This Weekend: America Through New Eyes - OZY | A Modern Media Company

This Weekend: America Through New Eyes

This Weekend: America Through New Eyes

By OZY Editors


The Weekender is a special collaboration between OZY Tribe members near and far to provide delicious recommendations for your valuable weekend time. 

By OZY Editors


NYT Crossword Puzzle — Waste Time the Erudite Way. Nobody loves crosswords more than we do (sorry, Will Shortz), and the New York Times is the gold standard. Even if you don’t currently agonize over them, this app is a really good way to get yourself addicted, since it gives you access to decades of puzzles. (Recommended by Alex Furuya, Puzzle Master)

Goldstar — Seats for Less. Goldstar Events has long been selling discounted tickets to music, theater, movies and sports events, with a focus on young audiences that might otherwise not be going to see live shows. The app is just a simpler way to get them — and they are genuinely discounted, which is refreshing. (Recommended by Alex Lau, Theatergoer)

Cinemagraph Pro — Spice Up Your ‘Gram. First, some background: A cinemagraph is a still image where just one part is animated, so a combination of still footage and video. This is the best app for creating them … and it’s free, though subscriptions to fully use it will cost you between $15 and $300 depending on what you want. (Recommended by Sophia Akram, Camerawoman)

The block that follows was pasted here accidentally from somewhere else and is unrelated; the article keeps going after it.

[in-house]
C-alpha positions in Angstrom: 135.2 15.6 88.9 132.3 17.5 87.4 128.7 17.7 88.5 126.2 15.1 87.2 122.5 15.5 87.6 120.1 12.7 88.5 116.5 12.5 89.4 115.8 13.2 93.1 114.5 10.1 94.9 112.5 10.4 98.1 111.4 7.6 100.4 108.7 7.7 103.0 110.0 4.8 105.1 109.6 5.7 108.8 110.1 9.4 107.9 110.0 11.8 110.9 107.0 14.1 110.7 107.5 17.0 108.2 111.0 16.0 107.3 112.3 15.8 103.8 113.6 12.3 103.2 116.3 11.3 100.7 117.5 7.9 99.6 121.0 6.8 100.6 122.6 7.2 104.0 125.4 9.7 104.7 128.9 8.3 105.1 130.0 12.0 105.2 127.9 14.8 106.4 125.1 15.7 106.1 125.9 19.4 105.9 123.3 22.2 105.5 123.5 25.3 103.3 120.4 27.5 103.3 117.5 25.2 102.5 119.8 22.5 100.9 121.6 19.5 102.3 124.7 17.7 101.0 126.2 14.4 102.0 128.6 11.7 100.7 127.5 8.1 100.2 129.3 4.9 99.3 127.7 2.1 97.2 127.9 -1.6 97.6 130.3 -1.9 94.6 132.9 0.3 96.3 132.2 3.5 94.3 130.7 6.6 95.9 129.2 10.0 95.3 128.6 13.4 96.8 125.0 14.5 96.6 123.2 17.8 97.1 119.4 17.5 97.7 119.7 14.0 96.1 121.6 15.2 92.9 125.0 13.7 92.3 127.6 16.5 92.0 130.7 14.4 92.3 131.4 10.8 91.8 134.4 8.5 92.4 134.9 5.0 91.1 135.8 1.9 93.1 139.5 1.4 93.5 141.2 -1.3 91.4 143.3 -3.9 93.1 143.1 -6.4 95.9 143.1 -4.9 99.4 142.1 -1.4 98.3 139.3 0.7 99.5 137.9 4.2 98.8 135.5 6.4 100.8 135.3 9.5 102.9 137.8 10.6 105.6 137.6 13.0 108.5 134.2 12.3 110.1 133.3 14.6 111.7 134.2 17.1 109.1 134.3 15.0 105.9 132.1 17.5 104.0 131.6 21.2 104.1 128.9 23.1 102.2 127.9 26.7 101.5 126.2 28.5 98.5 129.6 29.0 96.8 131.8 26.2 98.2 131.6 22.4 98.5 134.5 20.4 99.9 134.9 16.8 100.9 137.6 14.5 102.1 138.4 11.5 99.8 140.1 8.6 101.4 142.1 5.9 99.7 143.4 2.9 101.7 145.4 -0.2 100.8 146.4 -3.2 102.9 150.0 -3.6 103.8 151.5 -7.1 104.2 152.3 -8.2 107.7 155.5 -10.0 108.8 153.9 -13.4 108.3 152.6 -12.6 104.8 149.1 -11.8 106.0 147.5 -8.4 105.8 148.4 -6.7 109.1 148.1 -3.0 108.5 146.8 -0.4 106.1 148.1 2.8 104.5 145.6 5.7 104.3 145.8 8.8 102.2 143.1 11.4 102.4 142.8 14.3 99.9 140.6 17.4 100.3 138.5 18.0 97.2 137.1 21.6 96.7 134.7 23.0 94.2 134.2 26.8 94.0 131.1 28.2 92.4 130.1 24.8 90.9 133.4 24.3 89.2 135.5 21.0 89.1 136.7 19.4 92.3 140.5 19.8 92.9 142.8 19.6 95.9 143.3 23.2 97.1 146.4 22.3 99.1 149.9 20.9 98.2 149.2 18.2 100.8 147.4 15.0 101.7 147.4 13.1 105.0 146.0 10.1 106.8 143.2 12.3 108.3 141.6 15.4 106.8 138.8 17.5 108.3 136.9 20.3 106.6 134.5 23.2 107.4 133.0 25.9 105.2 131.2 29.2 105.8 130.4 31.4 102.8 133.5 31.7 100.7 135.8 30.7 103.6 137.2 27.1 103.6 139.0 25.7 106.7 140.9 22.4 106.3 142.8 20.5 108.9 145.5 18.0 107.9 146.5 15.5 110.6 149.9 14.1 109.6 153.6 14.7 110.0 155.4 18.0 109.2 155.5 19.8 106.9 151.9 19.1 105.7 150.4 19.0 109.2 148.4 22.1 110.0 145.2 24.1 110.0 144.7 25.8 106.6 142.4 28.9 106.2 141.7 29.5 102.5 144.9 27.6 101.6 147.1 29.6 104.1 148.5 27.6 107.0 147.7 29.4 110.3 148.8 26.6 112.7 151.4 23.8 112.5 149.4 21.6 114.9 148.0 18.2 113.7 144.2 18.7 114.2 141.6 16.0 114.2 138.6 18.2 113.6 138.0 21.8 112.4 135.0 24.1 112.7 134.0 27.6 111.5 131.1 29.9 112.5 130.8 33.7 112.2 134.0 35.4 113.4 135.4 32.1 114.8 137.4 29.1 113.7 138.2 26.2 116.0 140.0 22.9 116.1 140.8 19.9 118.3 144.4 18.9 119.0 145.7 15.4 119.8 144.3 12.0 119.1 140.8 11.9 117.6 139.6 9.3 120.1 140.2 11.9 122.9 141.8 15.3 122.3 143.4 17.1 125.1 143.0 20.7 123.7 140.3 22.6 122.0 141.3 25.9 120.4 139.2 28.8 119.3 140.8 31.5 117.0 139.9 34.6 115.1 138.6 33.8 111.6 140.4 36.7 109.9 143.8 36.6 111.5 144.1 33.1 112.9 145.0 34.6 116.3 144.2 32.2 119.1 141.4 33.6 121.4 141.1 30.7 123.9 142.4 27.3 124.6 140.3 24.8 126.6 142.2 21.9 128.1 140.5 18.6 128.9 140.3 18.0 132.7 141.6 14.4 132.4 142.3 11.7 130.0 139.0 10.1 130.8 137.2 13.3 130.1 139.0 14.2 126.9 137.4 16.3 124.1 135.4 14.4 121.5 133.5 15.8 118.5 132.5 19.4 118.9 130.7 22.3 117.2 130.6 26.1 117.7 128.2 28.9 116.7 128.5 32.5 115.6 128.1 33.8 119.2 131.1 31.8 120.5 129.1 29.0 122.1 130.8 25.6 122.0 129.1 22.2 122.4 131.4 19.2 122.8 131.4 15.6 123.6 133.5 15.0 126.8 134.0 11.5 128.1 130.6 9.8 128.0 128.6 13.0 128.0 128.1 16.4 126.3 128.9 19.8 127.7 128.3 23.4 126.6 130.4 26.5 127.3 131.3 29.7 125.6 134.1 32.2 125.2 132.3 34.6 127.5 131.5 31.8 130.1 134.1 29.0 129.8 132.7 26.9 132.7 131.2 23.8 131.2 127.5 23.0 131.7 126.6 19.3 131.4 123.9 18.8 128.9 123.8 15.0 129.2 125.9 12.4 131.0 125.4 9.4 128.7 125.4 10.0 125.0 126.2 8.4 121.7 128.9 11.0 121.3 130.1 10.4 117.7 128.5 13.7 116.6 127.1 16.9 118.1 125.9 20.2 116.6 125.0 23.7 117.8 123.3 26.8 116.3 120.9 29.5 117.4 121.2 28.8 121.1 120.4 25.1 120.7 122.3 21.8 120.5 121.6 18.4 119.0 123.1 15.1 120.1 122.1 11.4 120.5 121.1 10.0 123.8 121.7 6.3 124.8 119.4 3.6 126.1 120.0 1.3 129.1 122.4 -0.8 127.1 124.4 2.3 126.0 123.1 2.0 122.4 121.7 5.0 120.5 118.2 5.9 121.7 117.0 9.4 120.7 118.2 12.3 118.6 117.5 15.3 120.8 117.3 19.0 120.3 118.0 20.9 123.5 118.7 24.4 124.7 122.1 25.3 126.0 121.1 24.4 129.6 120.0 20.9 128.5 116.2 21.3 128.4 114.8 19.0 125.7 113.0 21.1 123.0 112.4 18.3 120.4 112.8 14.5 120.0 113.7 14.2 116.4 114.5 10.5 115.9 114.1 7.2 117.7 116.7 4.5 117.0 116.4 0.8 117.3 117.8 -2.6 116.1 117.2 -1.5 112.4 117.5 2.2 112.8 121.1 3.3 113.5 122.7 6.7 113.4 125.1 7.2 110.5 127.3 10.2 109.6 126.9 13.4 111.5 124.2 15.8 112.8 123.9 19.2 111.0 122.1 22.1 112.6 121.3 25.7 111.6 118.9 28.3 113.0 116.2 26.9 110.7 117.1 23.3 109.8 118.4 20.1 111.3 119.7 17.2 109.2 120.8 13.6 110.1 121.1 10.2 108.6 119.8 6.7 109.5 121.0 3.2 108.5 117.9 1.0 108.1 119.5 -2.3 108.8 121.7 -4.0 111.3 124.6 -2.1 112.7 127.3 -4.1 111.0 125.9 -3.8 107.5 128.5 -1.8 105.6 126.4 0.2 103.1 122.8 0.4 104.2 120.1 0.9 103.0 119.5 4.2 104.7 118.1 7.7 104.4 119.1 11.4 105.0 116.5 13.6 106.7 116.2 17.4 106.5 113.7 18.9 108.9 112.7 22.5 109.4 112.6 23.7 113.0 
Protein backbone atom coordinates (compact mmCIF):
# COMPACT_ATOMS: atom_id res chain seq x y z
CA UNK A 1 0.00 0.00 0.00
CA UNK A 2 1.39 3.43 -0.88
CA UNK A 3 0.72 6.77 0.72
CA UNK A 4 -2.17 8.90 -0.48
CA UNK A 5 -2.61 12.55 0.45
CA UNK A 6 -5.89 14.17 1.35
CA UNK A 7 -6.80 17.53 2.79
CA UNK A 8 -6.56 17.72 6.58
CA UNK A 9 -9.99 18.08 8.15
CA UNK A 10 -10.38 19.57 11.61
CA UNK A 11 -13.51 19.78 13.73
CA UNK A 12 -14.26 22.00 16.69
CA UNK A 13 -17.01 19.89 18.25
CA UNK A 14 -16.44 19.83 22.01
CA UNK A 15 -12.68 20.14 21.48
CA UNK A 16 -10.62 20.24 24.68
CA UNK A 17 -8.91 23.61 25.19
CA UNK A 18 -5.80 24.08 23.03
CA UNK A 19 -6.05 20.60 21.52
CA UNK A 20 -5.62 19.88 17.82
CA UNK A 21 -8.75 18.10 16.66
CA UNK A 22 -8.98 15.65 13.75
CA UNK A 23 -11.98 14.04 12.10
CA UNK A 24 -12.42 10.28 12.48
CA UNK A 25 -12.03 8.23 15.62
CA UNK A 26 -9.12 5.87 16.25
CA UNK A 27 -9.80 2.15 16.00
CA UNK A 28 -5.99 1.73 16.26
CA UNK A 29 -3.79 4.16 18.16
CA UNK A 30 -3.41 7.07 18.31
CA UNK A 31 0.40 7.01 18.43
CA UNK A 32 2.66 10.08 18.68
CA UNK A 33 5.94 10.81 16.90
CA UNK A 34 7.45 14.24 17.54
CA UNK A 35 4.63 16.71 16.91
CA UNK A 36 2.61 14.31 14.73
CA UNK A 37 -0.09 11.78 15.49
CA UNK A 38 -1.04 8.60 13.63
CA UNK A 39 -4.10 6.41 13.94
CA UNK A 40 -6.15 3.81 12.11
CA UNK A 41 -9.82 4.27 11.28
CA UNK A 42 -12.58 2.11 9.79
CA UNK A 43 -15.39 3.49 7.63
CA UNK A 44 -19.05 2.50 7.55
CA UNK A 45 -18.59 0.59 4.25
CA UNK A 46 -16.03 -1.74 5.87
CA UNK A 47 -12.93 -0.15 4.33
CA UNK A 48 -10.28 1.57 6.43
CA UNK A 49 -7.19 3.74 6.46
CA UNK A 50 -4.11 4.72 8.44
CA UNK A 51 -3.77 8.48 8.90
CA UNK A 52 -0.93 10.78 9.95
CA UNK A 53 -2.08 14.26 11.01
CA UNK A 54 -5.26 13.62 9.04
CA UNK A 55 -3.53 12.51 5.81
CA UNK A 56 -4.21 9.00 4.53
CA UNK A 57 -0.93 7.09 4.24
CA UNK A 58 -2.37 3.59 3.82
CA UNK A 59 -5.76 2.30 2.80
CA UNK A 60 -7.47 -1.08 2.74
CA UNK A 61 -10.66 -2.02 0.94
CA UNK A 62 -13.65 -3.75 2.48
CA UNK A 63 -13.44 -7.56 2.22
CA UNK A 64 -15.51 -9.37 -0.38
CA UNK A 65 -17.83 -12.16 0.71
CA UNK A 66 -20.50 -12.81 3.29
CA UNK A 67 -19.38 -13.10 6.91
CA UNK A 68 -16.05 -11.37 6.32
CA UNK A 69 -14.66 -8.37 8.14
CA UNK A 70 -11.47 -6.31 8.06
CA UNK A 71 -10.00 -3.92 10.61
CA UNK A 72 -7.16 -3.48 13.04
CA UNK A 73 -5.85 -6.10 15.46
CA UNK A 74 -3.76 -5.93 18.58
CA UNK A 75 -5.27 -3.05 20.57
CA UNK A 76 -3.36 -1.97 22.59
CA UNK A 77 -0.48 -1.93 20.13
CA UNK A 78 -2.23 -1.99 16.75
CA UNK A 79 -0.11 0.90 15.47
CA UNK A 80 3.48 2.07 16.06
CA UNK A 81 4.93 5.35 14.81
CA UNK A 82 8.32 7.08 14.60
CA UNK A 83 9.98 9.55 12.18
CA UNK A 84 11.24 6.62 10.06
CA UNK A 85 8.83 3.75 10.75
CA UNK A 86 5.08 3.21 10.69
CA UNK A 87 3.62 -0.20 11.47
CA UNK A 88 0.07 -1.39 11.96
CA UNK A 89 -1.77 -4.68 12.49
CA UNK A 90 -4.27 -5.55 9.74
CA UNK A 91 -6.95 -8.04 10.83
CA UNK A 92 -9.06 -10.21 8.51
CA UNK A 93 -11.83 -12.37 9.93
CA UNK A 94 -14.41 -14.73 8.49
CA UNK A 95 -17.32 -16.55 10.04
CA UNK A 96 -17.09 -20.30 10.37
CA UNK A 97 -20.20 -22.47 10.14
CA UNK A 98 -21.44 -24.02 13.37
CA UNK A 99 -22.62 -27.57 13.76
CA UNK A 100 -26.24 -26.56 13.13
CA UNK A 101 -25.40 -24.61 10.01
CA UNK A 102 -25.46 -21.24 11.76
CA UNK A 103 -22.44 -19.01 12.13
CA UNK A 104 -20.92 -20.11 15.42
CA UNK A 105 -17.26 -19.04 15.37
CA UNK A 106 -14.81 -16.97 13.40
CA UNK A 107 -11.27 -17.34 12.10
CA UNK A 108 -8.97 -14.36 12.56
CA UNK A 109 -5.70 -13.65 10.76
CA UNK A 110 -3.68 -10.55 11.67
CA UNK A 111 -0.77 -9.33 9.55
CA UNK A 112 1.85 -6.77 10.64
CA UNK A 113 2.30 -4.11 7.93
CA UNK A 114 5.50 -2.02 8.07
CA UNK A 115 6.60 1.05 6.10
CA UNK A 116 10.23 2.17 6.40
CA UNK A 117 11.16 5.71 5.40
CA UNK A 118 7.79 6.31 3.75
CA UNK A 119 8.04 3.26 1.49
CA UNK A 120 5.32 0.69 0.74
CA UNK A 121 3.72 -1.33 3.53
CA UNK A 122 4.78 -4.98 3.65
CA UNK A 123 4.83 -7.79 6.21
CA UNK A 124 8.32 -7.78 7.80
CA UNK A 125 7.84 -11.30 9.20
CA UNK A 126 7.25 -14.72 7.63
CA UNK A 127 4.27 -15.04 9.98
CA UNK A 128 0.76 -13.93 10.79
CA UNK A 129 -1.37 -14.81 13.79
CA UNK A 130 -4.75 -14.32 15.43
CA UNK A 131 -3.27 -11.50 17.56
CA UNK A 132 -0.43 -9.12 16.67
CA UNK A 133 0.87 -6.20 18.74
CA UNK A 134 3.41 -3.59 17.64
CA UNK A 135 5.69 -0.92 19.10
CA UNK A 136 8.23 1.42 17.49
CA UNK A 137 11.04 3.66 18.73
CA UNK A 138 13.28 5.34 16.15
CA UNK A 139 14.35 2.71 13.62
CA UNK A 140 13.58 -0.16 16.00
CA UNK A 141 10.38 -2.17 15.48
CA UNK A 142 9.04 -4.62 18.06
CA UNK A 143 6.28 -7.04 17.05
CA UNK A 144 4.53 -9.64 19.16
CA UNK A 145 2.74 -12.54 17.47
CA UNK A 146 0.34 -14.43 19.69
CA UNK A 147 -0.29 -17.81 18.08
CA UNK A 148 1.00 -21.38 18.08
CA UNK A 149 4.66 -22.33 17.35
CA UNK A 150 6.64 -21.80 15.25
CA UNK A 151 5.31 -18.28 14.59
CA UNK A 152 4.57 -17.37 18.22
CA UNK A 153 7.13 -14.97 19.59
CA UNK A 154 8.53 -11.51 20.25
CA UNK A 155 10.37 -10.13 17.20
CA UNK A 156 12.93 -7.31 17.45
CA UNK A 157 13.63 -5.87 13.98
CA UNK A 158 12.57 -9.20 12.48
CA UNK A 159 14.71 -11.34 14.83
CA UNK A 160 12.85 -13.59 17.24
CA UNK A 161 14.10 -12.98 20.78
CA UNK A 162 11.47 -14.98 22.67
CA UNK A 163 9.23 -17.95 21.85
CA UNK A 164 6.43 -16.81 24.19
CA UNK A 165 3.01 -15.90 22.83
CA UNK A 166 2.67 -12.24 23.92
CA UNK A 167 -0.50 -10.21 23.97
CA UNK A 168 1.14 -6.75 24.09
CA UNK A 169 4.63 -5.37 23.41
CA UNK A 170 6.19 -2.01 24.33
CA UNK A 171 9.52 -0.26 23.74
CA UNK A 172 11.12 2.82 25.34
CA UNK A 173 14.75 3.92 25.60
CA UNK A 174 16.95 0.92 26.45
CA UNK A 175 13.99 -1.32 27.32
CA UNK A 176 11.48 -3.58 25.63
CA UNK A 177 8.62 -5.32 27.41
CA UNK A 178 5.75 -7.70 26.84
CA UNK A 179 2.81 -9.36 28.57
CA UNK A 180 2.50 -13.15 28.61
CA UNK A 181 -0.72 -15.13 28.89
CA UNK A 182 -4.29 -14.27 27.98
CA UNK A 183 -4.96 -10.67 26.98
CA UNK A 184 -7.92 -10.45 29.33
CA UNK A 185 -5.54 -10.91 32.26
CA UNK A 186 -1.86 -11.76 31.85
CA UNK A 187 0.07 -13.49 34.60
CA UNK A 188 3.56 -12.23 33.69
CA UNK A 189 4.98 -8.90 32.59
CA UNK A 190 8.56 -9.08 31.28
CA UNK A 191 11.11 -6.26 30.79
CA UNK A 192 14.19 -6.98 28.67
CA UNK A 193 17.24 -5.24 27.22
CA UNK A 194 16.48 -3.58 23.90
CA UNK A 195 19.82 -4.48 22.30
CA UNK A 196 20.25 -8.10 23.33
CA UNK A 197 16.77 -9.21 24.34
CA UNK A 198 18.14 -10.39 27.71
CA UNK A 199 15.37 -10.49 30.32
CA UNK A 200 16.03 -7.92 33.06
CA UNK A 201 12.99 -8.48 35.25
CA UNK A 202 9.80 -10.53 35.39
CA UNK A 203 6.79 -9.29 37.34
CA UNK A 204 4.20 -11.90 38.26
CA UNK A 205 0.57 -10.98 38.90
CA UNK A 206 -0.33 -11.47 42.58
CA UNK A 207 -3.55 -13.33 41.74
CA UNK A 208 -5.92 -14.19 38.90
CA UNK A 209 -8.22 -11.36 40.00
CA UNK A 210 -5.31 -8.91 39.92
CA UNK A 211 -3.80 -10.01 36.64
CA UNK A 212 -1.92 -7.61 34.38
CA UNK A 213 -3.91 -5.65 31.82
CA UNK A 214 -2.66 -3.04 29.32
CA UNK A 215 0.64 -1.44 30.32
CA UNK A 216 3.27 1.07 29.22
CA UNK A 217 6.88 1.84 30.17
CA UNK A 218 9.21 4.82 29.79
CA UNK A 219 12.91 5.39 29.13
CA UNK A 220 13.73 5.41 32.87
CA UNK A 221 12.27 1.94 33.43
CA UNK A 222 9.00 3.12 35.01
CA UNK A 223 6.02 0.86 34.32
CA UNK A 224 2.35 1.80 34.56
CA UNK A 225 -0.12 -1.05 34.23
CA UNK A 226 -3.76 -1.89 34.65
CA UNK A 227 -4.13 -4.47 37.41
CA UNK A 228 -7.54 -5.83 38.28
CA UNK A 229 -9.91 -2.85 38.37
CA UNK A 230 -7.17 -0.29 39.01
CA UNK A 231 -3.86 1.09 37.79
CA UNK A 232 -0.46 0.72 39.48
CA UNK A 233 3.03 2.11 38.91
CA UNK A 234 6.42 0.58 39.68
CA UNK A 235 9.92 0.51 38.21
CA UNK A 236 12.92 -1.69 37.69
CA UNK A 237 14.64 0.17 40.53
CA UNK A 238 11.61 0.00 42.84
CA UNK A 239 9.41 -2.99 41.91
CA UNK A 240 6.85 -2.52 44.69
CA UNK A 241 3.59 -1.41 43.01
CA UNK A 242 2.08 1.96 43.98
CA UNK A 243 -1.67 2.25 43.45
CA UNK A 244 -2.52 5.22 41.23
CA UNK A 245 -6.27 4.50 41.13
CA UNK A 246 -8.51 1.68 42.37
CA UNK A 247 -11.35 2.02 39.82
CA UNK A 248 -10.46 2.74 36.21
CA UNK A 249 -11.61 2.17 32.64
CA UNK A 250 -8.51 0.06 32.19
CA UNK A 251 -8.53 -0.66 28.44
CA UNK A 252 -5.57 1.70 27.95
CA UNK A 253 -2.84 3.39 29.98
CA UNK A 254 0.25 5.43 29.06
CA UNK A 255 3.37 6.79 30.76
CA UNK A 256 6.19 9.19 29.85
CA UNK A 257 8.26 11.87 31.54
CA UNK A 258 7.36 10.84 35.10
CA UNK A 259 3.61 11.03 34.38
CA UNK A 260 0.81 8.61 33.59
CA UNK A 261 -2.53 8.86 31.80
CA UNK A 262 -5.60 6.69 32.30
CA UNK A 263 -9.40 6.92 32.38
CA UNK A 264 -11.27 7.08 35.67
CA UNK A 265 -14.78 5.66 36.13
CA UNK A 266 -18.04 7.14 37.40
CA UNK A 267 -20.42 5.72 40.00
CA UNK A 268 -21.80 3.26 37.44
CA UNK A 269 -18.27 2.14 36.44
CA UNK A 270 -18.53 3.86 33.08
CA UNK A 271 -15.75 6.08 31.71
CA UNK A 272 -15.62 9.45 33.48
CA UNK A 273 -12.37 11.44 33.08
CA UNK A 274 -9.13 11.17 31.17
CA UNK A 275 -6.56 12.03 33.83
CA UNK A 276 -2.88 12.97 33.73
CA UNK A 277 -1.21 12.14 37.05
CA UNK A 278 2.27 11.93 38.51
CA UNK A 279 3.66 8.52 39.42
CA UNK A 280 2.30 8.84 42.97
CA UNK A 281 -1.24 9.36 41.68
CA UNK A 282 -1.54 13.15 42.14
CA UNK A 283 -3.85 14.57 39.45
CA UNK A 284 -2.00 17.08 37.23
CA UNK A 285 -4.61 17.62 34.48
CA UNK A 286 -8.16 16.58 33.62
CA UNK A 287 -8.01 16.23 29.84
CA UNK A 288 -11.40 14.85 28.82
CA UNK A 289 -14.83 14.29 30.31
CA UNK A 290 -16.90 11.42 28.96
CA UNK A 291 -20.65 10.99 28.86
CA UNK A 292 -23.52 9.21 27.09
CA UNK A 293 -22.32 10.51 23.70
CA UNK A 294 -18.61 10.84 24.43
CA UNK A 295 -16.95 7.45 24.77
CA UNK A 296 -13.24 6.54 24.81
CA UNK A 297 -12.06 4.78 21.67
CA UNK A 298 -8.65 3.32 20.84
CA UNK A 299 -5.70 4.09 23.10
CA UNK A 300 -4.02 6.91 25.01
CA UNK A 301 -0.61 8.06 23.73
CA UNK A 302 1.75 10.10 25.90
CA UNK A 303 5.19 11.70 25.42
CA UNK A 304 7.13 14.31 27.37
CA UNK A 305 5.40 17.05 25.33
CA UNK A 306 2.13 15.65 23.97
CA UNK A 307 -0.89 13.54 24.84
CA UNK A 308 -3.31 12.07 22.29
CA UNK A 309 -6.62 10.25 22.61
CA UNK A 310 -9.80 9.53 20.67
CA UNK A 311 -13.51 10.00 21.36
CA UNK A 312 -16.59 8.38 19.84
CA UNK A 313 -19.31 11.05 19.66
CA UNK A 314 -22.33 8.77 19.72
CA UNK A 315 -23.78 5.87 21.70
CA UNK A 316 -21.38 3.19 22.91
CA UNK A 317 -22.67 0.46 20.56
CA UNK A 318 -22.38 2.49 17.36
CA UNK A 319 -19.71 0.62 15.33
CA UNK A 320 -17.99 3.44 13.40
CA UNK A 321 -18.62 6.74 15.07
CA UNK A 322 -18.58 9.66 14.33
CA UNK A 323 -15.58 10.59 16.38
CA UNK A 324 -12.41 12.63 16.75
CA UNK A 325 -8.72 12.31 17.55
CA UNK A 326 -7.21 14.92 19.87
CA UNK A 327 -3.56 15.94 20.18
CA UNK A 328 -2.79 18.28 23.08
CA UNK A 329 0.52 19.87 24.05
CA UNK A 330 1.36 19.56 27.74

In the Distance — America Through New Eyes. Hernan Diaz’s debut novel is a gripping adventure story, the tale of a Swedish kid walking all the way across 19th century America to find his long lost brother. Diaz’s captivating description, told through the eyes of someone genuinely baffled by much of what he sees, will appeal to the travel writing devotee in most of us and catapult us beyond the banalities of modern life into something rich and strange. (Recommended by Jana Bennett, OZY TV Guru)

Pachinko — An Immigration Story. The title of Korean-American author Min Jin Lee’s newest novel refers to a Japanese form of pinball enjoyed by the patrons of the protagonist’s gambling shop in 1960s Nagano. And that protagonist — as all great ones do — has a terrible secret. His is about his identity: He’s hiding his Korean background, and its discovery would mean he’d be subjected to the abuse heaped on immigrants in mid 20th-century Japan. (Recommended by Sharon O’Sullivan, Pinball Wizard)


Southern Gothic — Spooky Stories From the Bayou. This podcast hasn’t made the headlines like S-Town did, but it explains the American South’s folklore and history — from the burning of Atlanta to the legend of Tennessee’s Bell Witch, which reportedly enjoyed having arguments about religious scripture.

This also scratches the true crime itch as it recounts stories (some of them about famous crimes) in a similar style to many popular true crime podcasts. And there is an entire miniseries on Southern cryptids like the rougarou, a Louisiana bayou werewolf. You won’t be able to inhale this fast enough. (Recommended by Perry Jeffries, OZY Fan)

And whatever you do, don’t do this …

Fart on other people, jeez. But if you DID, it’s not a form of bullying in Australia. That was the ruling of a court of appeals in Victoria state, after an engineer brought the case that his supervisor constantly farting on him counted as bullying. (Fox News)


Do you have a killer potato salad recipe that you’d like to share? Think you discovered the next great jam band? Share your suggestions with us here at OZY! Email us:

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